Layover Lowdown: Berlin Tegel Airport
This post contains references to products from one or more of our advertisers. We may receive compensation when you click on links to those products. Terms apply to the offers listed on this page. For an explanation of our Advertising Policy, visit this page.
Our “Layover Lowdown” series features airports and destinations around the world where you’re likely to be stuck between flights, offering tips on navigating and spending time in the airport, as well as some things to do if you find yourself with time to explore the nearby city. TPG Contributor Katie Hammel guides us through Berlin Tegel Airport.
Berlin’s main international hub, Tegel Airport (TXL) was built in a hurry in 1948, during the Berlin Airlift. It was constructed in only 90 days and—well, how do we put this nicely?—you can tell. That’s not to say Tegel is a dump, but that the compact airport simply wasn’t built to handle the volume of traffic it does now. In fact, it’s been expanded several times in the last few decades, with waiting areas and carparks converted into additional terminals. Since the early ’90s, plans have been underway to replace Tegel with a larger, more modern airport, Berlin Brandenburg Airport (BER), but after several delays and missed opening dates, it looks like that airport won’t open for at least a few more years.
The upside to Tegel’s compact size is that it’s usually a very short walk from the door to your gate, while the downside means less space for a long roster of services and amenities. If you find yourself with a layover at Tegel, you probably won’t spend too much money, given the lack of choices compared to other major hubs (silver lining, right?). Even better: if you can make it out of the airport, you’re less than five miles from one of the greatest cities in the world.
At the Airport
There are four main terminals at Tegel, which makes it sound larger than it really is. The main terminal is Terminal A, most notable for its hexagonal design, which has an open center. This is where the major airlines and most trans-continental flights arrive and depart and where most services are located. The other terminals are much smaller and were really stop-gap solutions as the airport’s traffic increased. Terminal B was originally a waiting area converted into a terminal. Terminal D serves smaller aircraft (its lower level is referred to as Terminal E) and Terminal C predominately serves AirBerlin flights.
In most cases, you’ll need to transfer terminals on your connection, which requires going through security again—and that’s fine, as most (though not all) of the services are in Terminal A’s main hall.
Tegel’s lounges are in Terminal A, pre-security. There’s a Berlin Airport Club Lounge, Air France Lounge, British Airways Terraces Lounge, GlobeGround VIP Lounge and a Lufthansa Lounge. Terminal A’s pre-security area also houses a pharmacy, post box, currency exchange, VAT refund center, a half dozen travel agent offices, and—somewhat surprisingly given the relative lack of services—a hair salon. Additionally, there’s a Berlin Tourist Info center at Gate 1.
Aviation geeks should head to Terminal D, to the open-air Visitors Terrace. Open 10am-4pm on weekends in winter and daily from 8am-8pm the rest of the year, the terrace offers prime plane spotting from the roof. Admission costs €2/$2.11 for adults, €1/$1.11 for kids 2-12 years (no charge for kids younger than 2) and pets and luggage are not allowed.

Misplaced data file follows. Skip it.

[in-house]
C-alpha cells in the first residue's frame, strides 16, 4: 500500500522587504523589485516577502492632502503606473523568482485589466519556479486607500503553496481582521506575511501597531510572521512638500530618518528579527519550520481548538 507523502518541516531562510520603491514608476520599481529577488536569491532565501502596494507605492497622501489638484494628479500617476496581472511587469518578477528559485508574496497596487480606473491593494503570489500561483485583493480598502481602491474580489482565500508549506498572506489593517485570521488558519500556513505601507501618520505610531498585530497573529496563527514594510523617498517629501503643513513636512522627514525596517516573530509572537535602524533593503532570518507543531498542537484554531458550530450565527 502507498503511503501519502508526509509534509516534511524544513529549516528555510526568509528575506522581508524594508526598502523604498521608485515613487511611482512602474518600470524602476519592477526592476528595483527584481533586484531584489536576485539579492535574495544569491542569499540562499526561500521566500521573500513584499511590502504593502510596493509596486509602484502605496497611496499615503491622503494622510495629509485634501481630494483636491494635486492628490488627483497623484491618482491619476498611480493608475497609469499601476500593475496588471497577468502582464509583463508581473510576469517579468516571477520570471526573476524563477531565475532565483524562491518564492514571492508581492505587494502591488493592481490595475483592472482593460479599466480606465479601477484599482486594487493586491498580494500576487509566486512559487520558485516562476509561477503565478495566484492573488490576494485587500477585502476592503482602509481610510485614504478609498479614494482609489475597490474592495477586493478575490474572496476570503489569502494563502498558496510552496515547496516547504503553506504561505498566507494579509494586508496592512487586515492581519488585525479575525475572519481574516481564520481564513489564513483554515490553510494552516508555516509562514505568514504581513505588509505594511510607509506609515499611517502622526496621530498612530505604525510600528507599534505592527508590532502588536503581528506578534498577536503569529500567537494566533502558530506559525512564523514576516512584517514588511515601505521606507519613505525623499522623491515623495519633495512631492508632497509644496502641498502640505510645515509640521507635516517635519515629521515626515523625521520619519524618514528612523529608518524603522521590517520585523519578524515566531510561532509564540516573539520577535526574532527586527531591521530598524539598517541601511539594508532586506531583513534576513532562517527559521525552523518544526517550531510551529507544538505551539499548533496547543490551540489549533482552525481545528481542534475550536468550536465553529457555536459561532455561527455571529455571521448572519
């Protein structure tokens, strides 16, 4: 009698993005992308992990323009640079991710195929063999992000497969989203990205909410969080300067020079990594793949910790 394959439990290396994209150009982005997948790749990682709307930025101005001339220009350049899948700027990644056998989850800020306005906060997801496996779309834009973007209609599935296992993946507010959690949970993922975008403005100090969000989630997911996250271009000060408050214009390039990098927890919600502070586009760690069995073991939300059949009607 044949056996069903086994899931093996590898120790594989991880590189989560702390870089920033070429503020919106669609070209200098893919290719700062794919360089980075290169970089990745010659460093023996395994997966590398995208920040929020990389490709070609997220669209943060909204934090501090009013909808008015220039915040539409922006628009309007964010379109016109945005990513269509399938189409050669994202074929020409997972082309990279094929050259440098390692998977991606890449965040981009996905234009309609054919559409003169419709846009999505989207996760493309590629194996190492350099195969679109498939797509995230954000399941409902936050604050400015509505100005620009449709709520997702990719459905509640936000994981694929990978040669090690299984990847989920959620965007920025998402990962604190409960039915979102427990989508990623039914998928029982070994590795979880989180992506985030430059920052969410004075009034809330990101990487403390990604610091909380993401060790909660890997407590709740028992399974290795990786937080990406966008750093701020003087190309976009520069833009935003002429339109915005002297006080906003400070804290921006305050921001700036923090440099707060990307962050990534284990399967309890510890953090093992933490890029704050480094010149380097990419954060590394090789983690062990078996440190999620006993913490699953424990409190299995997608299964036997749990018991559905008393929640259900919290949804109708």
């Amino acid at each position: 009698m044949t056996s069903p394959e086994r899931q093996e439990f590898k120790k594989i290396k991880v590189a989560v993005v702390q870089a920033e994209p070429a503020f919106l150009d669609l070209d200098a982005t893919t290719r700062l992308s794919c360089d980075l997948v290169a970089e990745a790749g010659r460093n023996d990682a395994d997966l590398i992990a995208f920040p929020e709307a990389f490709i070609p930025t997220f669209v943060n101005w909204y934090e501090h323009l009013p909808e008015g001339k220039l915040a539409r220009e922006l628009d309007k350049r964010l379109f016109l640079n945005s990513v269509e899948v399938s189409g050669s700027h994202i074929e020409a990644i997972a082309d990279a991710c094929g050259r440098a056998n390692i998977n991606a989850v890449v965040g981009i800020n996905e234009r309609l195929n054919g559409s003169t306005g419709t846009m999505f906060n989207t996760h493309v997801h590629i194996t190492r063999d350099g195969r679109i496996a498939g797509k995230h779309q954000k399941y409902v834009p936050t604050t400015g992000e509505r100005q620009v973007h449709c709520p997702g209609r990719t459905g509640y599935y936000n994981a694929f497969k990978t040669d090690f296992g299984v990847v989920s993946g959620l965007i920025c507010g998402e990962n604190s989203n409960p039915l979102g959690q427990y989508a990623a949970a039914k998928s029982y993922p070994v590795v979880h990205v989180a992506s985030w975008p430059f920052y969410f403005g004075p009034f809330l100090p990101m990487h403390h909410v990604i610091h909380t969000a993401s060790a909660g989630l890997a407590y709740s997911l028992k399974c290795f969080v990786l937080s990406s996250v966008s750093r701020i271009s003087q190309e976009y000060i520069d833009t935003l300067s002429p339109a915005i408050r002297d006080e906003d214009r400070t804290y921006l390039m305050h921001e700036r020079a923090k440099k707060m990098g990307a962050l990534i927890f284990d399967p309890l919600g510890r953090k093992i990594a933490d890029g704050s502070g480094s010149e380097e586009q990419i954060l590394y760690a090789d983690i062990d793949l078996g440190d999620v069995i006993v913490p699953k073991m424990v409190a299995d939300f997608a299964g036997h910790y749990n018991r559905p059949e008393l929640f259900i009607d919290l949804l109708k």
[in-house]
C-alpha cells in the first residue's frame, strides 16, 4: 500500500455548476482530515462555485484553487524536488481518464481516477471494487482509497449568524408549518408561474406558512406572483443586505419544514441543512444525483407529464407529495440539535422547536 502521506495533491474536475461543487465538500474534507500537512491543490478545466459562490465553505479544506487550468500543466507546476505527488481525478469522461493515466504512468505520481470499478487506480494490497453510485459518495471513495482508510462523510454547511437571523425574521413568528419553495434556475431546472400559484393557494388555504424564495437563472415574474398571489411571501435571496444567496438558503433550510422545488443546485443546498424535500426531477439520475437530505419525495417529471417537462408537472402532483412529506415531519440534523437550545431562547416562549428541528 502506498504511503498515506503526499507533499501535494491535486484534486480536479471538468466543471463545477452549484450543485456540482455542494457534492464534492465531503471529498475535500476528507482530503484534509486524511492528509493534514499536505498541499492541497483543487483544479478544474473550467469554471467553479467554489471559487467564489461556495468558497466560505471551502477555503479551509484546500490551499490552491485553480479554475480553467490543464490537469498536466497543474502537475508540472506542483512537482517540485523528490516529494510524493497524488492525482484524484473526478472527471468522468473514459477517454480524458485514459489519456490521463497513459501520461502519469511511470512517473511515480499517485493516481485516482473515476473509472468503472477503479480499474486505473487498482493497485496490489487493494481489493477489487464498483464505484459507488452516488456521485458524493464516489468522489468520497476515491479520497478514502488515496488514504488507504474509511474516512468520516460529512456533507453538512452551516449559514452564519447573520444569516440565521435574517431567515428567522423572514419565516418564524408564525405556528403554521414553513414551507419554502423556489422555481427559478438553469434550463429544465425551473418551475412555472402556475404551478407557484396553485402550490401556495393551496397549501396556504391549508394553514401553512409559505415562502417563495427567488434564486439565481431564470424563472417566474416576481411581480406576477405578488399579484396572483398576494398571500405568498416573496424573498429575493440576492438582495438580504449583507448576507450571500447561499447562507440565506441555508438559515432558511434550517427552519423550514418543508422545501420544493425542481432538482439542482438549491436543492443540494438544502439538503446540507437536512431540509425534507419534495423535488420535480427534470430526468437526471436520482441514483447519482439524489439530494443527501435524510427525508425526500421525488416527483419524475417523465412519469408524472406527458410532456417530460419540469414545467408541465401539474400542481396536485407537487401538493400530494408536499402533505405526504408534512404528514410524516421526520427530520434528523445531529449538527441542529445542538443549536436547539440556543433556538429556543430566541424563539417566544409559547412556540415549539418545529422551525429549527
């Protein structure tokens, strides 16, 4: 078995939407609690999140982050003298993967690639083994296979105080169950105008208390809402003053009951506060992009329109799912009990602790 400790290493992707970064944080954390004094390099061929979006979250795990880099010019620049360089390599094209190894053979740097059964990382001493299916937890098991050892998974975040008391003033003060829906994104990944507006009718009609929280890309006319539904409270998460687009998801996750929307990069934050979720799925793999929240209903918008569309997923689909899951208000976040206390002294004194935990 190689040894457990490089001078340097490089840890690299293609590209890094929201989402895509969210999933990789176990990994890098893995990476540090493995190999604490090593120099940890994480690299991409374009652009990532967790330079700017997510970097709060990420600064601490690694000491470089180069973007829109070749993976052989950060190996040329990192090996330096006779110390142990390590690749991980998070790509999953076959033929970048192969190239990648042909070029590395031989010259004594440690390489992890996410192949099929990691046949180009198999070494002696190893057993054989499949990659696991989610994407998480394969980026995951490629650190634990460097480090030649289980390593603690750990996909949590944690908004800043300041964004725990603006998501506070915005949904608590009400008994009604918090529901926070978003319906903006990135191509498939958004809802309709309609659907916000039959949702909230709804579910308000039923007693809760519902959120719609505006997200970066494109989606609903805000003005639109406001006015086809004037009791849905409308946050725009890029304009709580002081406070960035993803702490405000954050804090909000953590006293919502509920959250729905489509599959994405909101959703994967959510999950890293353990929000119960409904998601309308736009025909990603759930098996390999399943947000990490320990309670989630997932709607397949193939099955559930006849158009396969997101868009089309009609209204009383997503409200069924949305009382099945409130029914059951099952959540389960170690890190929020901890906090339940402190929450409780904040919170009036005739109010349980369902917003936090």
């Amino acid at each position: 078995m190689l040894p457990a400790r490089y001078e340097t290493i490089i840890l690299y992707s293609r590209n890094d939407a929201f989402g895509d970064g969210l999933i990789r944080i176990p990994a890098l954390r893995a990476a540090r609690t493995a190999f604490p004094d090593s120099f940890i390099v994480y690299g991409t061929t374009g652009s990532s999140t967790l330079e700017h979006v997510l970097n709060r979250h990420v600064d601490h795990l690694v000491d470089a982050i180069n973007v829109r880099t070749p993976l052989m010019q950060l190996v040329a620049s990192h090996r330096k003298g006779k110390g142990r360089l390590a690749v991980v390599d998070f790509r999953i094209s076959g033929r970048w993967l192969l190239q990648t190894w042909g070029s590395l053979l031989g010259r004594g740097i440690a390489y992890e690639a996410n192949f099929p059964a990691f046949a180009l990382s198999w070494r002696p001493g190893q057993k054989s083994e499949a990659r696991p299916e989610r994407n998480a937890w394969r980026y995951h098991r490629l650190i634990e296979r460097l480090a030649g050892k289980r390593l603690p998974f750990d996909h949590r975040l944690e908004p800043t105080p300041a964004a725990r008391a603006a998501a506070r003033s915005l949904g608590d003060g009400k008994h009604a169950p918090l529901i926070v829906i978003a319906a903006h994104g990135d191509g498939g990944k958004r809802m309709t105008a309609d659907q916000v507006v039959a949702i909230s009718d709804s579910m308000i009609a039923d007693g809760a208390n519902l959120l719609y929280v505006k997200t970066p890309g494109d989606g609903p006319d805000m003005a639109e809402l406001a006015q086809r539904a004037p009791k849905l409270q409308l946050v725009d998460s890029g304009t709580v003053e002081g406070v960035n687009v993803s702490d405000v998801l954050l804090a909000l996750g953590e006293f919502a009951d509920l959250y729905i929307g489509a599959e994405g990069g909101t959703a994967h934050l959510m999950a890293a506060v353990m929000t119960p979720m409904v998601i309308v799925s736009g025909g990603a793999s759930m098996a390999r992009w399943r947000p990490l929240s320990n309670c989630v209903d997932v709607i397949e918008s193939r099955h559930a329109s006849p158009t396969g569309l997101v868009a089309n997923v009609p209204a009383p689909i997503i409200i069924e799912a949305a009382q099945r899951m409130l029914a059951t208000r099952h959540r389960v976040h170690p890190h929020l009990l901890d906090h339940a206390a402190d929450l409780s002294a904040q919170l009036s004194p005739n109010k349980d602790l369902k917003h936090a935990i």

Luggage storage is available in Terminal A (ground floor) every day from 5am until 10:30pm. Pieces up to 90x60x30 cm cost €5.50/$5.80 each per day, while larger pieces cost €10 to €12 (about $10-12.50).
Tegel is not a great airport for shoppers, with only a handful of options. Before security, you can grab some hosiery from Wolford, shades from Sunglasses by Pfendt Airport Optic, browse books at Pocket Shop, buy new luggage and other travel gear at Lufthansa WorldShop or snag last-minute souvenirs from Bon Voyage. For a sugar rush, sample some chocolate treats from Leysieffer Confiserie and if you need some new duds, try Marc O’Polo or Esprit.
The bad news: after security, your options are fewer. There’s a Duty-Free, Hub Convenience (Terminal C) and two Relay stores (Terminals C and D) for last-minute needs.
Dining options are a bit more varied, both before and after security. Pre-security, your best options are the Restaurant Red Baron, burgers at Cindy’s Diner, or currywurst at EsSBahn (located outside in a converted S-Bahn car). And there’s plenty of coffee: Coffee Fellows, Illy Bar, Kamps, Berlin Coffee and Starbucks will keep you caffeinated between flights.
Post-security, you’ll find some good options as well; there are more sandwich shops and cafés, including a Marché Bakery in Terminal C; Bavarian and Austrian food at Augustiner in Terminal C; and Berliner Pilsner Bar in Terminal A.
Travel to the City Center
Berlin has one of the most comprehensive and efficient metro rail systems in the world. Unfortunately, that system doesn’t run to Tegel. However, Tegel is only five miles northwest of the city and is served by several bus lines that will either take you in the city or deposit you at a nearby S- or U-Bahn station.
The airport is in Zone B, so you’ll need to buy a single ticket valid for Zone AB if you’re going into the city. A ticket good for two hours costs €2.70/$2.85 for adults (€1.70/$1.80 for children 6–14) and can be purchased in the main terminal or at ticket machines outside Terminal A. Tickets must be validated once you’re on the bus.